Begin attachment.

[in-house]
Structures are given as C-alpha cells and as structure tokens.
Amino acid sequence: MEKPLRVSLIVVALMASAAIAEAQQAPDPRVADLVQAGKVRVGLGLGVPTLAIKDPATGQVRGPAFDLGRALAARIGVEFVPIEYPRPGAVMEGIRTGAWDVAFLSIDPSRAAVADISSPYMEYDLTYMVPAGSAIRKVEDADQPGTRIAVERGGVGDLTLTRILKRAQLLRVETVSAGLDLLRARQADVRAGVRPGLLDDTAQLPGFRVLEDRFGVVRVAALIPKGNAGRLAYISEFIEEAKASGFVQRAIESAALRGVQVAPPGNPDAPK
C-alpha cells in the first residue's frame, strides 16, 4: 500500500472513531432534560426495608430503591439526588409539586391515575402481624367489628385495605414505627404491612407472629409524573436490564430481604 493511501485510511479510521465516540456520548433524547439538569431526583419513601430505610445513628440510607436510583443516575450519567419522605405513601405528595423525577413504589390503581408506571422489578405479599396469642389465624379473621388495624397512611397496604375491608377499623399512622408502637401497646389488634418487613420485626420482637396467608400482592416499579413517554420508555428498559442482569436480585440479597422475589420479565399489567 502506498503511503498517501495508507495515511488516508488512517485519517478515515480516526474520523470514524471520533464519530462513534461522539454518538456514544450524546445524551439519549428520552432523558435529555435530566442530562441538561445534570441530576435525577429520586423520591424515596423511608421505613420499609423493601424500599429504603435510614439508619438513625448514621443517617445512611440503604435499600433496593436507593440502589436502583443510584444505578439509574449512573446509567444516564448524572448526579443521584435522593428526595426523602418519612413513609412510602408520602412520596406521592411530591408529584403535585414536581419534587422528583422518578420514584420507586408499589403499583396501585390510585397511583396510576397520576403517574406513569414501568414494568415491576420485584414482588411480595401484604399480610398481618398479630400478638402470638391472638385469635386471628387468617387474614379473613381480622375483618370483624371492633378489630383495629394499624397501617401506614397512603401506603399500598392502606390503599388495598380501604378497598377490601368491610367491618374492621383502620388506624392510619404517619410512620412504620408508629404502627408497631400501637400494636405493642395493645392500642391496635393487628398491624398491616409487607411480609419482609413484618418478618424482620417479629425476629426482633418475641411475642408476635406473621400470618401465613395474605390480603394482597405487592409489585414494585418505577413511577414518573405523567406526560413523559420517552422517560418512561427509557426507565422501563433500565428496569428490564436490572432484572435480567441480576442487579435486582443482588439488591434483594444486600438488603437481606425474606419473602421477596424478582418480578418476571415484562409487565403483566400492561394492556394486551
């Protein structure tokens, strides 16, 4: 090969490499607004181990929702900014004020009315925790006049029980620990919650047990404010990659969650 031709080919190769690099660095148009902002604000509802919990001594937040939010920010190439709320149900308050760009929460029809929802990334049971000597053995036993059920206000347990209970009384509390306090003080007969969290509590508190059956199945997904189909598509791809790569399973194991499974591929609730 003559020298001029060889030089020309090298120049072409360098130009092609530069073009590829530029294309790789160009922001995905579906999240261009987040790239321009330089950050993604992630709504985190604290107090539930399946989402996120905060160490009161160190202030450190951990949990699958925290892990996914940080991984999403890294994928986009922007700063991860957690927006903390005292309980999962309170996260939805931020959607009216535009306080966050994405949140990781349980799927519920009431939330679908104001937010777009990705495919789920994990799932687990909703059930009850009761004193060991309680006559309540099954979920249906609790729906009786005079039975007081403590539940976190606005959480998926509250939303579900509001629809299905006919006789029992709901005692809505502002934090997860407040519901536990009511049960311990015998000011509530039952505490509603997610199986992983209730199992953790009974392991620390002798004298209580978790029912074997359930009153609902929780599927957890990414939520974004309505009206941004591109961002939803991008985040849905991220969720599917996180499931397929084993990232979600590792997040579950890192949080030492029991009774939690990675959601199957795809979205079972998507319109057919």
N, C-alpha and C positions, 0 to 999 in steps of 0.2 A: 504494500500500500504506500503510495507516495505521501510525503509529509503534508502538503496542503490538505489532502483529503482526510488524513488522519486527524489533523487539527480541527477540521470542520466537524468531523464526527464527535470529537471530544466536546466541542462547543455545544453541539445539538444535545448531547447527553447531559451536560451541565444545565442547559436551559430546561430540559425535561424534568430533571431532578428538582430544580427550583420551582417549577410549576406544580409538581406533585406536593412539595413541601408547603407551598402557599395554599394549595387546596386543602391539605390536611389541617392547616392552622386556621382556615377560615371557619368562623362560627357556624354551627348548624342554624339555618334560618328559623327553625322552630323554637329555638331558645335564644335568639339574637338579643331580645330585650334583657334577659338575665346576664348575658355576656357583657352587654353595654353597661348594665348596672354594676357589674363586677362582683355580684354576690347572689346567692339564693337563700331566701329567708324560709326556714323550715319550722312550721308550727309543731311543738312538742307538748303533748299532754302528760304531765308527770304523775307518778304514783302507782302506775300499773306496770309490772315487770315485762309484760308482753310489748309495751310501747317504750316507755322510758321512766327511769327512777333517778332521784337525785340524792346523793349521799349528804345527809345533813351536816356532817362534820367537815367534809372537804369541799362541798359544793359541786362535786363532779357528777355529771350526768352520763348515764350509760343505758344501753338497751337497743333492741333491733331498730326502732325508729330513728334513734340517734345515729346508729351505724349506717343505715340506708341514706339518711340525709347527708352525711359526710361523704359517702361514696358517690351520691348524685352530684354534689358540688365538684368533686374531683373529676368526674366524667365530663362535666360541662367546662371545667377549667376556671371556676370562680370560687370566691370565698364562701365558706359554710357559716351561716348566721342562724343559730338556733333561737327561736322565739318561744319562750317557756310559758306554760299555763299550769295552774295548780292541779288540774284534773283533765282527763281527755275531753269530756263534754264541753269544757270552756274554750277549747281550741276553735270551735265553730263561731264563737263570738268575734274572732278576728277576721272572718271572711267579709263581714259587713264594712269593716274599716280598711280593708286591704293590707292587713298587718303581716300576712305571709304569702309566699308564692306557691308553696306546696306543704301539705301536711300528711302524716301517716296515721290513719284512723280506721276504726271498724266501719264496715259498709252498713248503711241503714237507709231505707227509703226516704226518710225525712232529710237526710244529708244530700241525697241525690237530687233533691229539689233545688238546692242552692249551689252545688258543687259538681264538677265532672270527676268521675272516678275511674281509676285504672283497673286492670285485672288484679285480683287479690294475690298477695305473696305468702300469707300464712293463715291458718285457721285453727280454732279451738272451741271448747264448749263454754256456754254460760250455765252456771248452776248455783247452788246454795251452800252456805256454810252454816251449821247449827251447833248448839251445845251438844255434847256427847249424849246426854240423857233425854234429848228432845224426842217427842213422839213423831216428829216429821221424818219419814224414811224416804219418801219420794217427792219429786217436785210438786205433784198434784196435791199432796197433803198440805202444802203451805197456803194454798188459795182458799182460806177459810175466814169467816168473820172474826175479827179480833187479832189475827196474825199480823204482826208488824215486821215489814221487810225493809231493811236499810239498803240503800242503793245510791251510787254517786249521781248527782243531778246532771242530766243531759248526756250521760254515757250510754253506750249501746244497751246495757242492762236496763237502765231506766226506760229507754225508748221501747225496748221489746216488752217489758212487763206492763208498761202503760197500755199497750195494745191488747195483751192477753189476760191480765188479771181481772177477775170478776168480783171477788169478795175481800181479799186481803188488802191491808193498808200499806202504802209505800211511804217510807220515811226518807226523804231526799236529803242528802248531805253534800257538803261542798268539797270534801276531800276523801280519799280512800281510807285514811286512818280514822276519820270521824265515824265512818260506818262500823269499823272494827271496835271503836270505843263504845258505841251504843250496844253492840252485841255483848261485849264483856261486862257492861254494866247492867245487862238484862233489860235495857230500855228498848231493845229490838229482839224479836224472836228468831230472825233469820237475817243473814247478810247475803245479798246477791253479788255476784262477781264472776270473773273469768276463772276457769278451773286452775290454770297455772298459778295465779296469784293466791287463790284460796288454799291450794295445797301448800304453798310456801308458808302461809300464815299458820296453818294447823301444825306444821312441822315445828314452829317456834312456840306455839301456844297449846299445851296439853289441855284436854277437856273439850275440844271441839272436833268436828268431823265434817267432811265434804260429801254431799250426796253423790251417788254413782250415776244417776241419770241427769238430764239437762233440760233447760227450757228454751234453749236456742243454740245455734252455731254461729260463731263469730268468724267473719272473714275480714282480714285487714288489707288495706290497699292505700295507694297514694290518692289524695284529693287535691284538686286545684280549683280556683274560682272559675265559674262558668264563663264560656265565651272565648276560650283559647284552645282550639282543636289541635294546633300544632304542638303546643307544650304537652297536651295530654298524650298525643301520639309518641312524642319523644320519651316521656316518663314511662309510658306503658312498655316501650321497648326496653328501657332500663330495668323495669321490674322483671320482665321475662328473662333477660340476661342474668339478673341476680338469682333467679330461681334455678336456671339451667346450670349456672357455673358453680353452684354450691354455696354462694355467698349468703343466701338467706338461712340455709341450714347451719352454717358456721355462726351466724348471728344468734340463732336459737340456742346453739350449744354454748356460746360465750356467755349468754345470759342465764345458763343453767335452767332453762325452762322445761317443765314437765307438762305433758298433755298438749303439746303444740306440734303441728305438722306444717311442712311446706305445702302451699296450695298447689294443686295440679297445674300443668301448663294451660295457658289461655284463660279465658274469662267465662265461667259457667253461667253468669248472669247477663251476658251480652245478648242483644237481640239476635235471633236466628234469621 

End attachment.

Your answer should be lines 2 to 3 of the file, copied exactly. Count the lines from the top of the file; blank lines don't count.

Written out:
Structures are given as C-alpha cells and as structure tokens.
Amino acid sequence: MEKPLRVSLIVVALMASAAIAEAQQAPDPRVADLVQAGKVRVGLGLGVPTLAIKDPATGQVRGPAFDLGRALAARIGVEFVPIEYPRPGAVMEGIRTGAWDVAFLSIDPSRAAVADISSPYMEYDLTYMVPAGSAIRKVEDADQPGTRIAVERGGVGDLTLTRILKRAQLLRVETVSAGLDLLRARQADVRAGVRPGLLDDTAQLPGFRVLEDRFGVVRVAALIPKGNAGRLAYISEFIEEAKASGFVQRAIESAALRGVQVAPPGNPDAPK